Tuesday, 22 June 2010

Cheap Working Capital For Small Business

Over at Oikonomics, we are discussing how to balance the relative importance of what happens inside the bubble of the City with what happens in the 'real' economy.

From a regulatory standpoint, the credit crunch should have taught us to acknowledge the links between the wholesale and retail markets and regulate them both as part of a whole.

Excessive investment banking fees and bonuses are a direct result of a regime that reserves the job of matching investment funds and opportunities to a privileged few. "Democratising" the financial markets, or opening them up to public participation via simple, transparent products and 'thin' intermediaries who charge proportionate fees could break this stranglehold and result in a more inclusive, reliable financial system.

Artificially separating consumer and small business credit from the FSA's narrow remit has also allowed giant banking groups to 'shade' their unduly high margin downstream distribution activities from regulator sunlight, even though they feed the wholesale markets for CDO's etc. Left to fend for itself as 'independent', the OFT has not had the clout to constrain the likes of high bank charges and  card interchange fees (it's failure to clean up mortgage lending became so embarrassing it lead to the creation of the FSA's 'high street firms' division). Even now, lending to the 4.3m small businesses in the UK is pretty much unregulated and banks are getting away with all the old tricks in that market. Yet improving SME access to affordable working capital must be a top priority if we are to grow our way out recession.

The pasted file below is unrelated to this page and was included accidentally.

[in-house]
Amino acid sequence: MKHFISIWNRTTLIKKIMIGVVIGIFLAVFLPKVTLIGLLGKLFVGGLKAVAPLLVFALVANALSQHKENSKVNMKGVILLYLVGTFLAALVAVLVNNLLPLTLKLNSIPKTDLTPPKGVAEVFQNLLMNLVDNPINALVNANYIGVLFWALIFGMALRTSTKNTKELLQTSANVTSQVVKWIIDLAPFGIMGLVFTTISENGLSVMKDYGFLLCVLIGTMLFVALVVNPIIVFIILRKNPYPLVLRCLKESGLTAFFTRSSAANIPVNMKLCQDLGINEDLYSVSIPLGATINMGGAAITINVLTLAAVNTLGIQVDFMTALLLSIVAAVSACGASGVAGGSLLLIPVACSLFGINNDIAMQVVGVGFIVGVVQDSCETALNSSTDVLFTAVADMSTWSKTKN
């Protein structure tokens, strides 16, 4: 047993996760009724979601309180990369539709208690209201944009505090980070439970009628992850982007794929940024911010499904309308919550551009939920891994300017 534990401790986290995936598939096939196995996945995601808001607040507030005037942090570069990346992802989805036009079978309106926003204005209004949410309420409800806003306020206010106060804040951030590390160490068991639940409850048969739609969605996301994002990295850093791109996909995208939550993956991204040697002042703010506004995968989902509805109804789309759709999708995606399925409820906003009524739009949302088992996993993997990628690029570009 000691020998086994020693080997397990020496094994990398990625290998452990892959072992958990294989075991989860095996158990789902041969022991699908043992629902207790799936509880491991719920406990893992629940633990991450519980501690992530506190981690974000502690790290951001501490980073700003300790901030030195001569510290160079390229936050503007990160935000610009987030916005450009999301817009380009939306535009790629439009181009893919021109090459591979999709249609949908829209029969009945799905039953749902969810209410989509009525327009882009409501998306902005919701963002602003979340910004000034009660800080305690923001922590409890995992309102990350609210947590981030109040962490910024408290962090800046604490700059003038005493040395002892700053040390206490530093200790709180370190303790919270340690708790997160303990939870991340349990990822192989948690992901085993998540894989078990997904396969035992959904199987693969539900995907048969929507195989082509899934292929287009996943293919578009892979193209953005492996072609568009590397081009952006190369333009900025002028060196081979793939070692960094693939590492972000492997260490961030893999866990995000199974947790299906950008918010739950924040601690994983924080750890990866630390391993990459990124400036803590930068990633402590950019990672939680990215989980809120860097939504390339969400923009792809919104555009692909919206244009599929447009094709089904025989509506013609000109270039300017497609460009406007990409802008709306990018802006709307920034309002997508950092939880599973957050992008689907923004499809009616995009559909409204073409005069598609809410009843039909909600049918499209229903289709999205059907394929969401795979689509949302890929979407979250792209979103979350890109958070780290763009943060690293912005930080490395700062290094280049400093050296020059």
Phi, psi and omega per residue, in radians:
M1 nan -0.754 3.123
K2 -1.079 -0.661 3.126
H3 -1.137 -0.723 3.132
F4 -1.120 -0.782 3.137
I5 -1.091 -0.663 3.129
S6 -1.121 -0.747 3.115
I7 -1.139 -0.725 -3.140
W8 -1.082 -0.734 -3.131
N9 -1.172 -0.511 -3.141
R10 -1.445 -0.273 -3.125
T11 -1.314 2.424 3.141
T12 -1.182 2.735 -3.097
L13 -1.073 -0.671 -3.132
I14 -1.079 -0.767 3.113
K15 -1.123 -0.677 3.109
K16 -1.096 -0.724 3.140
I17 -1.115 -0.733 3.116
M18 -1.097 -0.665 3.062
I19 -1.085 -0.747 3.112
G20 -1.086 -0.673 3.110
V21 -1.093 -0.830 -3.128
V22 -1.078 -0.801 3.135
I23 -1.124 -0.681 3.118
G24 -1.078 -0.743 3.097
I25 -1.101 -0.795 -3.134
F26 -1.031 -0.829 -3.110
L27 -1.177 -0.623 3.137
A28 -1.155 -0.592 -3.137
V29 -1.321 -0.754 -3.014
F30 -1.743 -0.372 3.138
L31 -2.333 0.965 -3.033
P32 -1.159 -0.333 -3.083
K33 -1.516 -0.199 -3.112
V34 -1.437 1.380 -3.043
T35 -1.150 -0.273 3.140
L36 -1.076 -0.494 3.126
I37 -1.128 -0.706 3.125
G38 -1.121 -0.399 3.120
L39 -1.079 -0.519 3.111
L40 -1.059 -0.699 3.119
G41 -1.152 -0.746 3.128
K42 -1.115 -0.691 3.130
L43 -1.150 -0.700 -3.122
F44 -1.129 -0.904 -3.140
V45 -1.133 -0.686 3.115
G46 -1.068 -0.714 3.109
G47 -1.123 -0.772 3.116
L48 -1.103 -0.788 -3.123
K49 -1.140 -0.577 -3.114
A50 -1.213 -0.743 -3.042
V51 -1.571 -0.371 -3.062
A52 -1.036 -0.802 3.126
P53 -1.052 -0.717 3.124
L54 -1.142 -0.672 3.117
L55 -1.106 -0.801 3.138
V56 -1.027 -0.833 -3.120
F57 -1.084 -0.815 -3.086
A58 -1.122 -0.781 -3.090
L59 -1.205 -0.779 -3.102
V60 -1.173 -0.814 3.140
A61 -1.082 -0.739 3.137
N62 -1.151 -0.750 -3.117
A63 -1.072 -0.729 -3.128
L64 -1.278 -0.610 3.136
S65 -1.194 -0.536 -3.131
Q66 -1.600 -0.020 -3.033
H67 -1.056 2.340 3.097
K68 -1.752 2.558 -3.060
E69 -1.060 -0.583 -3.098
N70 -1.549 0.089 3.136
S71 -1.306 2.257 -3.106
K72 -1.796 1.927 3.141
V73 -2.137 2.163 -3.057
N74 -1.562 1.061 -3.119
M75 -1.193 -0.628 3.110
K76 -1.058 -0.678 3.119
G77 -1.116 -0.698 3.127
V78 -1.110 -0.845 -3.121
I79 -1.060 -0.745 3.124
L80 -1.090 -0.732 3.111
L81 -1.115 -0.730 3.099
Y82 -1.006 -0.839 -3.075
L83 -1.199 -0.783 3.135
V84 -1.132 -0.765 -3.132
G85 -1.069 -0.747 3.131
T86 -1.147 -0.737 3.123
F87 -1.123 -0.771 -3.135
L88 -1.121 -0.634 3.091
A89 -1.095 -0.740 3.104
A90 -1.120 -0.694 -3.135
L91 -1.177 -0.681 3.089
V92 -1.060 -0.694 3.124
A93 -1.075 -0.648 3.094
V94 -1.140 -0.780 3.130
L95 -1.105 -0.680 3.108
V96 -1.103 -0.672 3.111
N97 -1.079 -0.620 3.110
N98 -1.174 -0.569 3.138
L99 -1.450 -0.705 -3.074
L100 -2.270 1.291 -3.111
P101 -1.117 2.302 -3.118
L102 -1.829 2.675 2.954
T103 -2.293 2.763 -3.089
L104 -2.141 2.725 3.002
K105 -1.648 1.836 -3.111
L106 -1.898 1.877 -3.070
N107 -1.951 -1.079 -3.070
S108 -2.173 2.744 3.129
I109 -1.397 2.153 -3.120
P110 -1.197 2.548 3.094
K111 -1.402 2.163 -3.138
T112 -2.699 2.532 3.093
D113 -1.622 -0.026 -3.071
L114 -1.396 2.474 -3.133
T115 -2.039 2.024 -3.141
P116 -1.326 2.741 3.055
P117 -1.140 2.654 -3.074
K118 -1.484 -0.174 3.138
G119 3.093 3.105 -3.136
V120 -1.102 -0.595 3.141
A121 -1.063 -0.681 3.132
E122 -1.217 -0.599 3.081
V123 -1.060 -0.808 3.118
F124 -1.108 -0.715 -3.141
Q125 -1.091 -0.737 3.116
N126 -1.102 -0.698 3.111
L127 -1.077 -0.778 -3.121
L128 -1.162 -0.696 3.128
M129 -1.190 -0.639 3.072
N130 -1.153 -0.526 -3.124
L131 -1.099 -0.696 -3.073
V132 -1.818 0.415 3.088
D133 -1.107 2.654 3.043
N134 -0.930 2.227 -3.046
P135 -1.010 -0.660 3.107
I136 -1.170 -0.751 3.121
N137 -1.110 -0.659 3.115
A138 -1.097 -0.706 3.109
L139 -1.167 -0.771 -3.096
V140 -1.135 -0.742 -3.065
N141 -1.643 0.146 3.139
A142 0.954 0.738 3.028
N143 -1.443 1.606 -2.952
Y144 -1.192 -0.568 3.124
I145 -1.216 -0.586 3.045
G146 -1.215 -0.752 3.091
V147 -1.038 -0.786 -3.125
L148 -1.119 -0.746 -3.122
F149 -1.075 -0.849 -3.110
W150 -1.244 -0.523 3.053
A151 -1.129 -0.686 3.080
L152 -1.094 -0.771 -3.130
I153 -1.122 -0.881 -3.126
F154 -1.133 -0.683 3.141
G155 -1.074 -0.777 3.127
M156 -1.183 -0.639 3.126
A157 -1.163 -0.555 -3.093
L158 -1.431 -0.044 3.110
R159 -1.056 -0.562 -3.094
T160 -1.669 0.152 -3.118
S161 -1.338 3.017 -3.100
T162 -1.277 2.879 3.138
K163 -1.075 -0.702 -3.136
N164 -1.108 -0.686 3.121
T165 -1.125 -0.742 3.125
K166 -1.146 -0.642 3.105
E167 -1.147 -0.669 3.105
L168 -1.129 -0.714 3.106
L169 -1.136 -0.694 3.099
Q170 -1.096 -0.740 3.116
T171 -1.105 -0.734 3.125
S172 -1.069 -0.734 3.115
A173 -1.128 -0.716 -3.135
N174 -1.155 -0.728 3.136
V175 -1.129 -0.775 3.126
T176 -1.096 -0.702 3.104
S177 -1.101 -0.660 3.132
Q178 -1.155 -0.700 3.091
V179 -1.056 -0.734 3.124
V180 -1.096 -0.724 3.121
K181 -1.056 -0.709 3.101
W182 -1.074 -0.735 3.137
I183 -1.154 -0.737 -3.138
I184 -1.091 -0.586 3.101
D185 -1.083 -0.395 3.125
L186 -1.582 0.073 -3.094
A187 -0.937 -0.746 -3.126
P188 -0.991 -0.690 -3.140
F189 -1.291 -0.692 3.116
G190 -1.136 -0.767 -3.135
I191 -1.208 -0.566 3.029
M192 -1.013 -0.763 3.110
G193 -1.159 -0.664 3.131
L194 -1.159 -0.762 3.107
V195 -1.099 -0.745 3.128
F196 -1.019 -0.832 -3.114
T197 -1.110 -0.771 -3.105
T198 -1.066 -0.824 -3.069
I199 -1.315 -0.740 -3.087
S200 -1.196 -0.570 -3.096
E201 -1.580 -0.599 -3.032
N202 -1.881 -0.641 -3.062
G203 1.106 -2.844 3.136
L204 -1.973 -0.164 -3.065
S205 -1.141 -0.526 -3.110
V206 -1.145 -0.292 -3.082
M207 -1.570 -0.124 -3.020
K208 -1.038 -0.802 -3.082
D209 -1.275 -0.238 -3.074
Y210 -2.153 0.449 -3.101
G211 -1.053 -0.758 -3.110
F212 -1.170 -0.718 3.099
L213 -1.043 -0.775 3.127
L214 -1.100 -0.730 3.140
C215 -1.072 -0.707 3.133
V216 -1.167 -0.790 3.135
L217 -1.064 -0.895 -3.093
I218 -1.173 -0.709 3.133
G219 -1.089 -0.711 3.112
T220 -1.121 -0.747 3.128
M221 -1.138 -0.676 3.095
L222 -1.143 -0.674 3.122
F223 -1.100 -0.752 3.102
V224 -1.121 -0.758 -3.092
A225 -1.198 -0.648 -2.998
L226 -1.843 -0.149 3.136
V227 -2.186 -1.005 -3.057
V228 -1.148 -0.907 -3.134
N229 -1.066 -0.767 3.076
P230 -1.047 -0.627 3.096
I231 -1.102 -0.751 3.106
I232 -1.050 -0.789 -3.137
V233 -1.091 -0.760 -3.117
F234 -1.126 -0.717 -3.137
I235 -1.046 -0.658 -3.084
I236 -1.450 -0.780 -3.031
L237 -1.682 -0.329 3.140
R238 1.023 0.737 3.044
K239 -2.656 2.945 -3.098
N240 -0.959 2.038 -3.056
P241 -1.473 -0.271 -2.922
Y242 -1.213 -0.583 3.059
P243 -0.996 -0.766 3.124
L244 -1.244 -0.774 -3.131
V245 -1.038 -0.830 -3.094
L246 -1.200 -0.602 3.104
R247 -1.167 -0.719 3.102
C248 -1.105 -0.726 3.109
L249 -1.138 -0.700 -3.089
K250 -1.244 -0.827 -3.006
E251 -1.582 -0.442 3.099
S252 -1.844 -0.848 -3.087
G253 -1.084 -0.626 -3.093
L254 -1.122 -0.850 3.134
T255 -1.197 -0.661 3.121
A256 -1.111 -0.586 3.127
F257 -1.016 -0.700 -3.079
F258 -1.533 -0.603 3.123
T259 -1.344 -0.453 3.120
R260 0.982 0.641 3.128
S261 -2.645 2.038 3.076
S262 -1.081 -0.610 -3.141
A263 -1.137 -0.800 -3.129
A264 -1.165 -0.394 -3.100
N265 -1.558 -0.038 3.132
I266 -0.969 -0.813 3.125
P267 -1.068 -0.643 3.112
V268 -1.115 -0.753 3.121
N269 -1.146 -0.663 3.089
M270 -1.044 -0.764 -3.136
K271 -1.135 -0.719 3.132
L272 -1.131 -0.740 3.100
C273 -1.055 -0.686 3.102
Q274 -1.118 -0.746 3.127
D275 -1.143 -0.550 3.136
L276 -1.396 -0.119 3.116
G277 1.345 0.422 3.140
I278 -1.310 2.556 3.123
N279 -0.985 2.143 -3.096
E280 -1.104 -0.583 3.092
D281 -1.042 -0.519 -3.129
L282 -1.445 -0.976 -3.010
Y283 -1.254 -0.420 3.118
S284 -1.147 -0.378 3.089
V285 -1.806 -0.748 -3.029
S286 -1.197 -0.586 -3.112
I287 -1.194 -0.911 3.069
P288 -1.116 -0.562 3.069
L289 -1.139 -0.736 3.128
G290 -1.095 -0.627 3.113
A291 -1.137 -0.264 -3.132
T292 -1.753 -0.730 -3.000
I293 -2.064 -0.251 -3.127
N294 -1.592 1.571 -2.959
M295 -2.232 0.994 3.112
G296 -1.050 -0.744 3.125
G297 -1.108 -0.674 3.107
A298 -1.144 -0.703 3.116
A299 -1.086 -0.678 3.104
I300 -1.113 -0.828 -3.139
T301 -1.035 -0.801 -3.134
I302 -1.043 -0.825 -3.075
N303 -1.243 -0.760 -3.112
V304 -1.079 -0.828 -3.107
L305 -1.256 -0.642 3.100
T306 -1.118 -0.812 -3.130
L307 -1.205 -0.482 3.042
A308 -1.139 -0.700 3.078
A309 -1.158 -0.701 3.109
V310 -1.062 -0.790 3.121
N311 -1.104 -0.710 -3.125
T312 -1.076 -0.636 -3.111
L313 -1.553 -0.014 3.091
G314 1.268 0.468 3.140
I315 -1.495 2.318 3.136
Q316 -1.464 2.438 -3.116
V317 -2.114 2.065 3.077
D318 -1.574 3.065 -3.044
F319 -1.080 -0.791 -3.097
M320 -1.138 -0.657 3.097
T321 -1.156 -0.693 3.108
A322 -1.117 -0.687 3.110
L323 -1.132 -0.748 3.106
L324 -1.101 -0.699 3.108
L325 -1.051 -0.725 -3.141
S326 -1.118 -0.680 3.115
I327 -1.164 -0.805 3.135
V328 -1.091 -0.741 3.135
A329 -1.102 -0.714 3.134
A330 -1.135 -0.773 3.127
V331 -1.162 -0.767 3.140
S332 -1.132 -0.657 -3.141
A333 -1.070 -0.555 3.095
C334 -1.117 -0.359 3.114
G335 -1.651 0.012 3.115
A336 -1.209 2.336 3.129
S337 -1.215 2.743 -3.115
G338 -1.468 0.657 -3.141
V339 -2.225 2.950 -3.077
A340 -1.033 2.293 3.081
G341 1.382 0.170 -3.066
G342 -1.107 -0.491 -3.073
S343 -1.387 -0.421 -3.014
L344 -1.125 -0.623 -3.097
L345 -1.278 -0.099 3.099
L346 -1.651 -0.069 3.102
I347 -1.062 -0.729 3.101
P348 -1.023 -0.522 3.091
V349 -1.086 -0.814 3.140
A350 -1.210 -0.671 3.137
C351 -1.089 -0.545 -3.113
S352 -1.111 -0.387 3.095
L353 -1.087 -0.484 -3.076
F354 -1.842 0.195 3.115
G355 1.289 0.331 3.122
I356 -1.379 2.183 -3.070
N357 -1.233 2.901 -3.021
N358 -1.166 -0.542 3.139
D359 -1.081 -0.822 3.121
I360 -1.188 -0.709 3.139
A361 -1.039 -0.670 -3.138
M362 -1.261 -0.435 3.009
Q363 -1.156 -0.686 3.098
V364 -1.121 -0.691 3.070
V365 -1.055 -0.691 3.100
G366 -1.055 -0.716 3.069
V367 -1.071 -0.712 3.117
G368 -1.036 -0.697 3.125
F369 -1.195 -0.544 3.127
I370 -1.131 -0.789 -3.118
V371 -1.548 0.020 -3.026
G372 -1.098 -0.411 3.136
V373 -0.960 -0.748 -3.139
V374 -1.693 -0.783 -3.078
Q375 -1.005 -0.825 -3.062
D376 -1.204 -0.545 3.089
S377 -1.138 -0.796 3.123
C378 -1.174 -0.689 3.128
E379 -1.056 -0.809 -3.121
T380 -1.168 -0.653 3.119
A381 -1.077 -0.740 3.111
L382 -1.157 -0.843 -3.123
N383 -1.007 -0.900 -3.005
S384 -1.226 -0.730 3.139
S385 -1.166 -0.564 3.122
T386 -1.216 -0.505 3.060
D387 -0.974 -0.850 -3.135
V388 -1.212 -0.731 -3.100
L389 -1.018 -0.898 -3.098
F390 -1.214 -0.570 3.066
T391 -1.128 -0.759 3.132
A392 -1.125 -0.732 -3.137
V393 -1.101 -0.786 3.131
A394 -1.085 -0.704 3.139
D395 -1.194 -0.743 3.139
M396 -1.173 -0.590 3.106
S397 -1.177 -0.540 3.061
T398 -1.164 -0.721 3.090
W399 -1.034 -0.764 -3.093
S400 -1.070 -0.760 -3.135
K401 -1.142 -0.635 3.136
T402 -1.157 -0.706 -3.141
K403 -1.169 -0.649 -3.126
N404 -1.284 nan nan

So these things should all receive the same regulatory sunlight as the mis-selling of endowments, mortgages and payment protection insurance. Limiting bank margins to appropriate levels in the 'forgotten' markets would encourage competition from simple low cost products distributed by 'thin' intermediaries. Again, this would result in a more inclusive financial system and cheaper working capital for small business.
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